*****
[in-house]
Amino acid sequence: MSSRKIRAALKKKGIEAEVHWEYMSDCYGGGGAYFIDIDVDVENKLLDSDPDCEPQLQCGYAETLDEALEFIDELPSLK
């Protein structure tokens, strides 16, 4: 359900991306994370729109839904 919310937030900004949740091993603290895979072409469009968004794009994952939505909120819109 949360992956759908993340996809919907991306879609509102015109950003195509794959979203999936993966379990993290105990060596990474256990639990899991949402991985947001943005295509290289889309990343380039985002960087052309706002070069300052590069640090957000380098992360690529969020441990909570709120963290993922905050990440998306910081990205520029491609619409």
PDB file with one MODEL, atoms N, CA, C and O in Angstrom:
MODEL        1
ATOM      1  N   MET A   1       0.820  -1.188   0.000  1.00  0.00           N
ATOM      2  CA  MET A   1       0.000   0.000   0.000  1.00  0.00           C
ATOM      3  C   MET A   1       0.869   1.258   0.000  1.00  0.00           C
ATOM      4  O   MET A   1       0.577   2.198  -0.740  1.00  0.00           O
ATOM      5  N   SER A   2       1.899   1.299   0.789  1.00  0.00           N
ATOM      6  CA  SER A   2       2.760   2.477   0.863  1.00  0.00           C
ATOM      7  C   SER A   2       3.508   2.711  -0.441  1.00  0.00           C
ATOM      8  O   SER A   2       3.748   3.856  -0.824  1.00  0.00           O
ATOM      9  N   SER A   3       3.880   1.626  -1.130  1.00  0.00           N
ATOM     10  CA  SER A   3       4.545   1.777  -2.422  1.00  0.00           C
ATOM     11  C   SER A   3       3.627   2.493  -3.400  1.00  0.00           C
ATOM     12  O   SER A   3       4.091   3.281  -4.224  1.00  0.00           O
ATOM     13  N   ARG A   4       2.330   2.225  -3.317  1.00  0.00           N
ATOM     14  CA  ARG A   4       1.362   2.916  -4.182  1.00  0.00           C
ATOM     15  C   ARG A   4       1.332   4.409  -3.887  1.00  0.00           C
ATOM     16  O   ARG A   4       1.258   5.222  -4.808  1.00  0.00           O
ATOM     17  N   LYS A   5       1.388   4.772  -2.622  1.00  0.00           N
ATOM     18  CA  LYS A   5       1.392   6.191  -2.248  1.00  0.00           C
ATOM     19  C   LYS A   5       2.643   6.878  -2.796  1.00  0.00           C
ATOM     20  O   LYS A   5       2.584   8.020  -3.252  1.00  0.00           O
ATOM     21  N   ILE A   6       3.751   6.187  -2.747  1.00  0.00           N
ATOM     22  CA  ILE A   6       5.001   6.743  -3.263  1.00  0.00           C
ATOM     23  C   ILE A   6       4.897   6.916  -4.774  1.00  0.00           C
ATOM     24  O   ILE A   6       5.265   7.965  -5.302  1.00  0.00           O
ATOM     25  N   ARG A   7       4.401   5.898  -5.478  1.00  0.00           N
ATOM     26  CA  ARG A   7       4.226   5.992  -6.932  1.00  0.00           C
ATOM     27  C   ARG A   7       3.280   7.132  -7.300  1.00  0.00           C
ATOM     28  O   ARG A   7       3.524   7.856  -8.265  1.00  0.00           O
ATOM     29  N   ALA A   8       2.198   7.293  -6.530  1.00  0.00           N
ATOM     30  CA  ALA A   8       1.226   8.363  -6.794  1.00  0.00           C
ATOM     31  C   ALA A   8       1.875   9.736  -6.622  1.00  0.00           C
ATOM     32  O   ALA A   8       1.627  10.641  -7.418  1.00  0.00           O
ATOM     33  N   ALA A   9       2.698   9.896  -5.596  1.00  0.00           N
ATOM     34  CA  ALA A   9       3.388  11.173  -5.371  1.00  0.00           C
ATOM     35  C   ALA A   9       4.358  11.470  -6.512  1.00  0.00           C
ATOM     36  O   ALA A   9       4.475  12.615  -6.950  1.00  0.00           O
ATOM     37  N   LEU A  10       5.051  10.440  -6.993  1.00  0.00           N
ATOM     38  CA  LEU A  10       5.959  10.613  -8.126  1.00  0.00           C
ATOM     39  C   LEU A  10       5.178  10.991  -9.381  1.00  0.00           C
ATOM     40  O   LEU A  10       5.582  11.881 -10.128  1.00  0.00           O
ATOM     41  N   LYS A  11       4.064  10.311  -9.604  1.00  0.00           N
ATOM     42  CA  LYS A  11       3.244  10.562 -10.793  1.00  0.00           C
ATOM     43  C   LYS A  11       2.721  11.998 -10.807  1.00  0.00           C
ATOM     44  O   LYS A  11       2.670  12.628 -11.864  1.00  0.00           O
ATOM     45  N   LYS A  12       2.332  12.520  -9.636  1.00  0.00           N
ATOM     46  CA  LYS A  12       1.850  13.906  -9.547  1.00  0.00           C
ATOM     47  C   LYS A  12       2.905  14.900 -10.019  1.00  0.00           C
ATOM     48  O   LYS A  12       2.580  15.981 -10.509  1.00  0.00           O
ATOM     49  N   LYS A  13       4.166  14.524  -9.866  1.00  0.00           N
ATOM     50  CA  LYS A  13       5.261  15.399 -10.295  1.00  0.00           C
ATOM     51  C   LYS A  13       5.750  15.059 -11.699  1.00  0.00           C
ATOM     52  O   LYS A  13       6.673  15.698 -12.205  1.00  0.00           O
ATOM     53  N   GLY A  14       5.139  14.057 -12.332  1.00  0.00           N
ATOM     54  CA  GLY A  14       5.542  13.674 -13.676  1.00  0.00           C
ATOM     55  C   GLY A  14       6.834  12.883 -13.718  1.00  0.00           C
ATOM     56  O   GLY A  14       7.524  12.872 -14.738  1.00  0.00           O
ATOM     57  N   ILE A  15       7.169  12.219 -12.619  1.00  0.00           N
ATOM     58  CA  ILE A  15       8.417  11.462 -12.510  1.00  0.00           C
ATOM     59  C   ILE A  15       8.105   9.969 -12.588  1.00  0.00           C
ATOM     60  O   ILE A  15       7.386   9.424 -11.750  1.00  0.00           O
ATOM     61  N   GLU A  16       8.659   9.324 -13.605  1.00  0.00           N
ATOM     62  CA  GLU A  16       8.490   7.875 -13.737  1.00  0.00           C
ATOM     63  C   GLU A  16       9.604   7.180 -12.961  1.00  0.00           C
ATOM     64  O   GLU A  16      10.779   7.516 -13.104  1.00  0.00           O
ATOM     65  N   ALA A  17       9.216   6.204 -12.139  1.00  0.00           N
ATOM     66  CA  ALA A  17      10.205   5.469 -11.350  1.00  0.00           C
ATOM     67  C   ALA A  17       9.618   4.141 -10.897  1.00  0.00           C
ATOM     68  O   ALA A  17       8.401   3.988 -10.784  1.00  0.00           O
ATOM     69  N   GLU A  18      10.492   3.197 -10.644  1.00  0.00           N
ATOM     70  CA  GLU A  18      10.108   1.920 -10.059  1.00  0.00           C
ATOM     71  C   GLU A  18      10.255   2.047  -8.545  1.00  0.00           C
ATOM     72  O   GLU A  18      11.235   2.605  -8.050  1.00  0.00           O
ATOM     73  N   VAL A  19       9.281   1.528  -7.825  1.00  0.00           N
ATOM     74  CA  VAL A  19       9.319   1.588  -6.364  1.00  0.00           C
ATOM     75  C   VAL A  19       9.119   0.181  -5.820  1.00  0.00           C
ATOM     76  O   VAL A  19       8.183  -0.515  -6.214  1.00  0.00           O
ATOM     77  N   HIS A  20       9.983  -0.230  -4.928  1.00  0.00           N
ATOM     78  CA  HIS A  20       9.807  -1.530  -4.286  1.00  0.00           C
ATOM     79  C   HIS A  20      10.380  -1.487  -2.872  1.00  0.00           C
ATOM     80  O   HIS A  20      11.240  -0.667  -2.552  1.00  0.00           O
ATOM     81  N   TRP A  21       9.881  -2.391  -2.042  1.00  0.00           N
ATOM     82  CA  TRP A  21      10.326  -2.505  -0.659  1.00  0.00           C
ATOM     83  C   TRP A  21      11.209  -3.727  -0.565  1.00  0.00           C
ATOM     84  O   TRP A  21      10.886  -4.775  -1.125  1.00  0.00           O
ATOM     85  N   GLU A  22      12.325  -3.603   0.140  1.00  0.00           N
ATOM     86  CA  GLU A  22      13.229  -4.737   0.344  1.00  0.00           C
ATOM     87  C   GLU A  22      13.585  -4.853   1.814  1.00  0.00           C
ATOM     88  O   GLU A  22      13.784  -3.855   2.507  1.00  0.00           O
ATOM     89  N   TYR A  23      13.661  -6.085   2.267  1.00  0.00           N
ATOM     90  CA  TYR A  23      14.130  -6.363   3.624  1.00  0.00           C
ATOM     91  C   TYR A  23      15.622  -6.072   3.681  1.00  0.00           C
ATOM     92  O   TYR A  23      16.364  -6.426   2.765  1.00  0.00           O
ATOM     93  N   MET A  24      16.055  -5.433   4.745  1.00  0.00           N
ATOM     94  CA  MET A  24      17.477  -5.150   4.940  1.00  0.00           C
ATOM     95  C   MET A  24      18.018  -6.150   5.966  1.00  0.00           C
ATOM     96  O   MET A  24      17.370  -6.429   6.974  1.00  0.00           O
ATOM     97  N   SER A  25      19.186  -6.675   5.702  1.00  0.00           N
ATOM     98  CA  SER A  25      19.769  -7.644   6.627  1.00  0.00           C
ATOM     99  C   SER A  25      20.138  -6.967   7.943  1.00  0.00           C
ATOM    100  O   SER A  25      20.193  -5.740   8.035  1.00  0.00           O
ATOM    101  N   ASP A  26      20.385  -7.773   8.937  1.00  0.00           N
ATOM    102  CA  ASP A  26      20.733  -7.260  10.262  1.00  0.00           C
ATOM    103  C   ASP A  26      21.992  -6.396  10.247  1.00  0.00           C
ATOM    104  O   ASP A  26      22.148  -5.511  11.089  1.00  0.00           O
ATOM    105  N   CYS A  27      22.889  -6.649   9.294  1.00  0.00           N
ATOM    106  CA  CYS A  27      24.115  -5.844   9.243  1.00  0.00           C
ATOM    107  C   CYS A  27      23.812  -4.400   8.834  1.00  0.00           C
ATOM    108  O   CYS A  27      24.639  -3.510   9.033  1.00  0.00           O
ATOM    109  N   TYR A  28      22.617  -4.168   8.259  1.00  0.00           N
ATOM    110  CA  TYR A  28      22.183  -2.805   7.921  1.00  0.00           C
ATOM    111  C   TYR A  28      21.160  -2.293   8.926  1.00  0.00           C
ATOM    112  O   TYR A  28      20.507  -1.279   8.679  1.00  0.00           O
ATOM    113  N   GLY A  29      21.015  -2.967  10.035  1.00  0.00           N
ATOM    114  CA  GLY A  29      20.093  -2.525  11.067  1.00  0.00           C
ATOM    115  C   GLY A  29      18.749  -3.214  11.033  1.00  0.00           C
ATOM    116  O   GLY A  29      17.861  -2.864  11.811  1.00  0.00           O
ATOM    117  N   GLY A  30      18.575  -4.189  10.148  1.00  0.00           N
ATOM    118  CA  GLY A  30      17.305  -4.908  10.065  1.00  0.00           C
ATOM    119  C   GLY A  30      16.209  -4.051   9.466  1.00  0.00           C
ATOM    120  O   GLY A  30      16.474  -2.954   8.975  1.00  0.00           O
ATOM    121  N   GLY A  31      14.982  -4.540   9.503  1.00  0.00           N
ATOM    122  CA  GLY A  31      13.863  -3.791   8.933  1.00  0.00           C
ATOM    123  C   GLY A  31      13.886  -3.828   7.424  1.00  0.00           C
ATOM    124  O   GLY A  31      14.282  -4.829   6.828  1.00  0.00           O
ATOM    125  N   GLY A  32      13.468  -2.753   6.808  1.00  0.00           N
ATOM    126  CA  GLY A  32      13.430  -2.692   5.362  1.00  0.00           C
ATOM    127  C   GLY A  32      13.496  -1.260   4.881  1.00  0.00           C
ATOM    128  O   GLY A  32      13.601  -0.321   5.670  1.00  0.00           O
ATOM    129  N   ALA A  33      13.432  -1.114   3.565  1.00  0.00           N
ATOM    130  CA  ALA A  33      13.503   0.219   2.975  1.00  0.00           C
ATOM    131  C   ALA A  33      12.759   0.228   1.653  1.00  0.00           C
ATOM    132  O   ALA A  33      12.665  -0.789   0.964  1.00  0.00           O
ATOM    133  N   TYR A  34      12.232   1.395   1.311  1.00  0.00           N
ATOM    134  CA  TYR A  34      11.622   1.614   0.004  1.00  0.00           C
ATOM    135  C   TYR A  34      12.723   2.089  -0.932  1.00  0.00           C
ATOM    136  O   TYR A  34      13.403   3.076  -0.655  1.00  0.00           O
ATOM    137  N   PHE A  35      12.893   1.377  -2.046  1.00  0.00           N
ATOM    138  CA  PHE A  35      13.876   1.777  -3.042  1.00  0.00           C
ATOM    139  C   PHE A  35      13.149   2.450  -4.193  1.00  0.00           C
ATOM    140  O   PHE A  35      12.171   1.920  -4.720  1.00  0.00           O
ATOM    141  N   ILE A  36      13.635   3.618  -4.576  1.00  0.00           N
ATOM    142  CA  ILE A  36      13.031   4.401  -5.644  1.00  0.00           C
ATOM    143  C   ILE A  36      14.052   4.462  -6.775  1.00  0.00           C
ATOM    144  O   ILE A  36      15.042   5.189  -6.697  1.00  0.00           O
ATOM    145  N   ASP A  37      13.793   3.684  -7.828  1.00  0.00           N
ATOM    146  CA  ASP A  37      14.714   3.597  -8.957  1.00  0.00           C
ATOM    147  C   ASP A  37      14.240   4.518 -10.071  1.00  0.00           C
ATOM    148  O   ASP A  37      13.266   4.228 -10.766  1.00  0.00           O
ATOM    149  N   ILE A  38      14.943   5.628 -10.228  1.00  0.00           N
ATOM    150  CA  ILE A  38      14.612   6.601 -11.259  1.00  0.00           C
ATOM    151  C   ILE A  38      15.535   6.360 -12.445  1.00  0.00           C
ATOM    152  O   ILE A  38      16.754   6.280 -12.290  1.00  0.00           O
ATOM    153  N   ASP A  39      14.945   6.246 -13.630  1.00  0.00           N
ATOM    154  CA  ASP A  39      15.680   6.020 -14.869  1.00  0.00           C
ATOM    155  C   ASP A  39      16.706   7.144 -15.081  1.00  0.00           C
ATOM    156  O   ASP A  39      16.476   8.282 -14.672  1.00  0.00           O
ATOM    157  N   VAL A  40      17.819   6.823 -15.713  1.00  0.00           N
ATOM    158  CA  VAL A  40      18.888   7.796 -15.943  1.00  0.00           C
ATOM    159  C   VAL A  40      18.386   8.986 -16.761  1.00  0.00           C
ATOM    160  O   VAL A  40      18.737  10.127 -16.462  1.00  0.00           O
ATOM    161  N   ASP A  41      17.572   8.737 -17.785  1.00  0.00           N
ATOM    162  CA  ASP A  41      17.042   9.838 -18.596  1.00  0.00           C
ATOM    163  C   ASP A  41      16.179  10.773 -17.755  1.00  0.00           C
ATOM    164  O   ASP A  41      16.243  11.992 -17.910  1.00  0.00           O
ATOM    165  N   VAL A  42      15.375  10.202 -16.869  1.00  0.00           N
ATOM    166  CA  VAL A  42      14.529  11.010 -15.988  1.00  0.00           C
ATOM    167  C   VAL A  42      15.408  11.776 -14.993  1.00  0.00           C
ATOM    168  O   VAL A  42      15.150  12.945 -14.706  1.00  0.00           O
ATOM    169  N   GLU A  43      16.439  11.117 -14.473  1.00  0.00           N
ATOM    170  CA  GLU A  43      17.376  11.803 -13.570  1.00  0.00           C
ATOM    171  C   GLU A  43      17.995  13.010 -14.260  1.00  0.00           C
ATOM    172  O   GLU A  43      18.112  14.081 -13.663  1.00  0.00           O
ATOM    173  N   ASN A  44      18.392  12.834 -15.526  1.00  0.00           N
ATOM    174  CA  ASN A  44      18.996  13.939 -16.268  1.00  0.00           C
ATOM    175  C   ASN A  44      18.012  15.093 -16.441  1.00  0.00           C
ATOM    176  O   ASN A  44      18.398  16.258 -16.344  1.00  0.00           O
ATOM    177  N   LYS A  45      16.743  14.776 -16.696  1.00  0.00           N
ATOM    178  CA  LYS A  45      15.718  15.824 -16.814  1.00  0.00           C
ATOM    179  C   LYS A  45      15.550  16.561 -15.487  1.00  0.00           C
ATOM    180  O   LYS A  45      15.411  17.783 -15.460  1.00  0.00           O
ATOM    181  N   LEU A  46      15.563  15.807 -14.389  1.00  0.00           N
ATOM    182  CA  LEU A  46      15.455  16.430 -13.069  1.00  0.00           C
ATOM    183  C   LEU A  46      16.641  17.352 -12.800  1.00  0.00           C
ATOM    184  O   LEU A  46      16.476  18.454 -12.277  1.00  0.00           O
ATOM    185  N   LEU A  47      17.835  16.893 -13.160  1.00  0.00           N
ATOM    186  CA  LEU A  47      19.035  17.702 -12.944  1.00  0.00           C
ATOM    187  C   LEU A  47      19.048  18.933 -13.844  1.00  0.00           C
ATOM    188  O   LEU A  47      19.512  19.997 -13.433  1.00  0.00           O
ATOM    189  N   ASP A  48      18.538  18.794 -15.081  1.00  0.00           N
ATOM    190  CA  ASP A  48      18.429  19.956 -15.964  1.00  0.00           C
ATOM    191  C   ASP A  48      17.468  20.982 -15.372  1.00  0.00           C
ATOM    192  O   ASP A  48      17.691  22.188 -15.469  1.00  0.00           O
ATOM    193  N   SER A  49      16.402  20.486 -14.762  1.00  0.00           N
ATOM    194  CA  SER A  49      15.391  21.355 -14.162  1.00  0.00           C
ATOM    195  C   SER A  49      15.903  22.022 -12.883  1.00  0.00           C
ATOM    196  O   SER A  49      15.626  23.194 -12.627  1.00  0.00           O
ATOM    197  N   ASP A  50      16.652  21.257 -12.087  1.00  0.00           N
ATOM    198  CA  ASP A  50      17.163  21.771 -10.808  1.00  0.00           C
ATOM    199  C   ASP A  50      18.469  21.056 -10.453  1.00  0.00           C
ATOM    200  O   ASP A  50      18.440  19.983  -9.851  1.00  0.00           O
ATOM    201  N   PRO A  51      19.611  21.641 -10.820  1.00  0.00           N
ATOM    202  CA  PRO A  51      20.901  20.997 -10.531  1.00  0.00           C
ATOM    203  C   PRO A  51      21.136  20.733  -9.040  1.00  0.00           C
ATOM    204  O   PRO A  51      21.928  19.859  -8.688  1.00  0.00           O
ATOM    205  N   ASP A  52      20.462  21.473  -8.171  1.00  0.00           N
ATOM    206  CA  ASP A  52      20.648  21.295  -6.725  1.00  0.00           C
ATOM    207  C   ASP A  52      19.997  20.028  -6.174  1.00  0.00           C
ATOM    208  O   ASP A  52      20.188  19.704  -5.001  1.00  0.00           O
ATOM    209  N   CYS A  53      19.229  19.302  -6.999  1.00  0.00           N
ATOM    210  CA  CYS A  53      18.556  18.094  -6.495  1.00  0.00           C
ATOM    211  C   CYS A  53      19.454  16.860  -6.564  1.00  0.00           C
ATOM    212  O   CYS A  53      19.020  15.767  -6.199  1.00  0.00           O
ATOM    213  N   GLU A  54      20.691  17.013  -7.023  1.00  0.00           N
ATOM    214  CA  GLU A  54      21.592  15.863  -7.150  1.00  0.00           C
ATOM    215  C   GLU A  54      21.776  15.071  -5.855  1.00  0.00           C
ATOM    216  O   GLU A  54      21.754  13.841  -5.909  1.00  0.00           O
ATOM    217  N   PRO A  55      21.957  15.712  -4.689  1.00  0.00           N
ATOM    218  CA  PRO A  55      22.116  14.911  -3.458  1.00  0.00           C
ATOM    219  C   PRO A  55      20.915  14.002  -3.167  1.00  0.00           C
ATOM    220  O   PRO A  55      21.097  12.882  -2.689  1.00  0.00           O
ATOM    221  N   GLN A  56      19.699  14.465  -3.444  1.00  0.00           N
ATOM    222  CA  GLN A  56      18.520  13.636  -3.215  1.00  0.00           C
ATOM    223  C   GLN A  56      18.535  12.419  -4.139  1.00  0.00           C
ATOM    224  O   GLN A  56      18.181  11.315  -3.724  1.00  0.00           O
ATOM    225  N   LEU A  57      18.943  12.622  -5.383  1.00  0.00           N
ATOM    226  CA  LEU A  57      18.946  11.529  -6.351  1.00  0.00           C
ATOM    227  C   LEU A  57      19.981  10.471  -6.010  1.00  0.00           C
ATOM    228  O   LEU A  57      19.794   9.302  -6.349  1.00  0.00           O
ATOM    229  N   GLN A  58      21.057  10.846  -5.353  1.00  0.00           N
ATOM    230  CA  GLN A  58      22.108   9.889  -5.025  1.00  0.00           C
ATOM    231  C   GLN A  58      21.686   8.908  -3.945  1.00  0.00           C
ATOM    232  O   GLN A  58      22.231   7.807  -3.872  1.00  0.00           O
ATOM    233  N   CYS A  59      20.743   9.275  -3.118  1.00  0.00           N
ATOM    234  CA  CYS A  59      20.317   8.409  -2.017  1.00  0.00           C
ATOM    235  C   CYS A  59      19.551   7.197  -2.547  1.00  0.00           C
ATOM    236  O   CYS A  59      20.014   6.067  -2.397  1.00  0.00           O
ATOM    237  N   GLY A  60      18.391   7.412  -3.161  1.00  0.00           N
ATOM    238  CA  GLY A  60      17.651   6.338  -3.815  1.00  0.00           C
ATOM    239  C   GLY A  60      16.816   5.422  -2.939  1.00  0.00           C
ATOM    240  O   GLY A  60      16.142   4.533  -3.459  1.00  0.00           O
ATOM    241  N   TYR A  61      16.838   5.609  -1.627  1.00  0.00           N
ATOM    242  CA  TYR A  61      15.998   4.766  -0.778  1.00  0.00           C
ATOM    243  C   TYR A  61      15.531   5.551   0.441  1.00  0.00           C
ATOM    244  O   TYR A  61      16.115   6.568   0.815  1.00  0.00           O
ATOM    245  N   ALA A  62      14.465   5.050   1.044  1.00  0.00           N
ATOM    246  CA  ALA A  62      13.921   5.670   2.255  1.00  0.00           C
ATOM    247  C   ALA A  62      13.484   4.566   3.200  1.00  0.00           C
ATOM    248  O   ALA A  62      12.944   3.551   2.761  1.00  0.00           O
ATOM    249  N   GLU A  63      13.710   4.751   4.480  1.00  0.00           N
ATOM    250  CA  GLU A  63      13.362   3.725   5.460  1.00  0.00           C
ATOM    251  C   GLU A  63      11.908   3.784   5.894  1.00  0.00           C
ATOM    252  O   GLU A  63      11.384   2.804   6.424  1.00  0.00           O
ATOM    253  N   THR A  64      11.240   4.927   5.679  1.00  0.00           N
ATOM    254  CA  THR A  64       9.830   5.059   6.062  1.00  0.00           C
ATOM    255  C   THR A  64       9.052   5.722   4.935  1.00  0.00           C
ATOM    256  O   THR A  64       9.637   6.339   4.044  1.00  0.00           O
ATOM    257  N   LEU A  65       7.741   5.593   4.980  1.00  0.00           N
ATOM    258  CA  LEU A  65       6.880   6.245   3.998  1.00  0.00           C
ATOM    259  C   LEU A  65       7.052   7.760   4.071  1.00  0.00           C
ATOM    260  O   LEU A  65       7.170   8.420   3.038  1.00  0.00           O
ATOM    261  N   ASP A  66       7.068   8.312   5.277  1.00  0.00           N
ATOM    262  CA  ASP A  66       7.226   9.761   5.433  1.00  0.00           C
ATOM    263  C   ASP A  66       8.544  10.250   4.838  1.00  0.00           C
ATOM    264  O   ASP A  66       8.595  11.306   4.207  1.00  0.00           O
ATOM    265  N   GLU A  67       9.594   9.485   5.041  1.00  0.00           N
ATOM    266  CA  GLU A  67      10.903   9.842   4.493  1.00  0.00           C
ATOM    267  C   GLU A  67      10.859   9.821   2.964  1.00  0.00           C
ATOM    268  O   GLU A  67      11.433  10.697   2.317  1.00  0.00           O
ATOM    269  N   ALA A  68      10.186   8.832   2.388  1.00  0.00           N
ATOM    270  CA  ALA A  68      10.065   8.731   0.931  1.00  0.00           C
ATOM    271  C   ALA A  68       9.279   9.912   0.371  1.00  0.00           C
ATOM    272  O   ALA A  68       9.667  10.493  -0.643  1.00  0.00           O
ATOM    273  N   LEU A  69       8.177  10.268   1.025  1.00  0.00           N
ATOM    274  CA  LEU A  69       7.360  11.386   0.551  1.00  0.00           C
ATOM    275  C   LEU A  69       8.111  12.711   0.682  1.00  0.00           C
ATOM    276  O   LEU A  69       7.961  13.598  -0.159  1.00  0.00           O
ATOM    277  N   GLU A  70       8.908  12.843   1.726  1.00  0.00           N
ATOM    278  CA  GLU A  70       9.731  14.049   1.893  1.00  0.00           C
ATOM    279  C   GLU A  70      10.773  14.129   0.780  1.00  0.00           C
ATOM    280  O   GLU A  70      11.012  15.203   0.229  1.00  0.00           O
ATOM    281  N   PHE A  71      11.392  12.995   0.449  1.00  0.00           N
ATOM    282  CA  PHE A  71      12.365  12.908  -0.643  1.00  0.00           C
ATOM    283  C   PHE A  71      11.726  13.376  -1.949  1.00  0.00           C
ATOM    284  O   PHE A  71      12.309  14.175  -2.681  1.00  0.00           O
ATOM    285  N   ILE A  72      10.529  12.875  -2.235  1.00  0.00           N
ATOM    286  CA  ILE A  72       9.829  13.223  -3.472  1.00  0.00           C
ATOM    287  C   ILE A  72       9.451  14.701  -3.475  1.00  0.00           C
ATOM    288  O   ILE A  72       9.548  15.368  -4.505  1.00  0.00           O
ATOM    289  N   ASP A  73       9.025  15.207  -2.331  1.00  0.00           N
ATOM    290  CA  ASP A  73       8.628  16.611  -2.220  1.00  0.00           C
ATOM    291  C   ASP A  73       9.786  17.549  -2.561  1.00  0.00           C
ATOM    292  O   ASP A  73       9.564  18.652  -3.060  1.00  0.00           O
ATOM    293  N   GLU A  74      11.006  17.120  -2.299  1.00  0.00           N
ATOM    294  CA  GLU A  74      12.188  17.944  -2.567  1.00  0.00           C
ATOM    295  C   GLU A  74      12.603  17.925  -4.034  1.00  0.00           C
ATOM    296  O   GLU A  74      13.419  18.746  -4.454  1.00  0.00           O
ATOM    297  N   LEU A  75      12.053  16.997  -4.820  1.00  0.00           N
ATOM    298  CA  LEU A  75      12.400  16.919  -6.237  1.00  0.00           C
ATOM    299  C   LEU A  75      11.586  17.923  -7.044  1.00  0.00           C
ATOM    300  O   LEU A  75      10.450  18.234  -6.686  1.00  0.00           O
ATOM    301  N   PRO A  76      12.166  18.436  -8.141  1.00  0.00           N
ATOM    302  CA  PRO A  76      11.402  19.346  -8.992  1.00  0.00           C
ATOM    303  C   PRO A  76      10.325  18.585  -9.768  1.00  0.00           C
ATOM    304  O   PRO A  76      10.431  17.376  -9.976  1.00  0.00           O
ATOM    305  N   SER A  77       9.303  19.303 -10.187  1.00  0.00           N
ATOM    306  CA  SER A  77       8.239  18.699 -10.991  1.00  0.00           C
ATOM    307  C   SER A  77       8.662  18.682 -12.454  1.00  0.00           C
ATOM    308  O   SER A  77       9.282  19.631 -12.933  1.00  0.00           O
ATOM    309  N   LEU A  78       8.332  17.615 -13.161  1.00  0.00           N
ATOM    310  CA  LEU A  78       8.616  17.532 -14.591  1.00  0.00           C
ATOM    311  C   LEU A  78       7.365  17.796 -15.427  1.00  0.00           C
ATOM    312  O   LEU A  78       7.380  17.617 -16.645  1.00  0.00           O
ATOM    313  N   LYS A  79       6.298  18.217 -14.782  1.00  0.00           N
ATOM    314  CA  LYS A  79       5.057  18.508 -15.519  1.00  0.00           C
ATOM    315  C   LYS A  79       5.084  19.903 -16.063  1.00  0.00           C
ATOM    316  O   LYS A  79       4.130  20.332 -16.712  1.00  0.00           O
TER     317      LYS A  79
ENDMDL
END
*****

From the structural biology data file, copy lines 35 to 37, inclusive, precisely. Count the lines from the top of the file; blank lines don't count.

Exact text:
ATOM     30  CA  ALA A   8       1.226   8.363  -6.794  1.00  0.00           C
ATOM     31  C   ALA A   8       1.875   9.736  -6.622  1.00  0.00           C
ATOM     32  O   ALA A   8       1.627  10.641  -7.418  1.00  0.00           O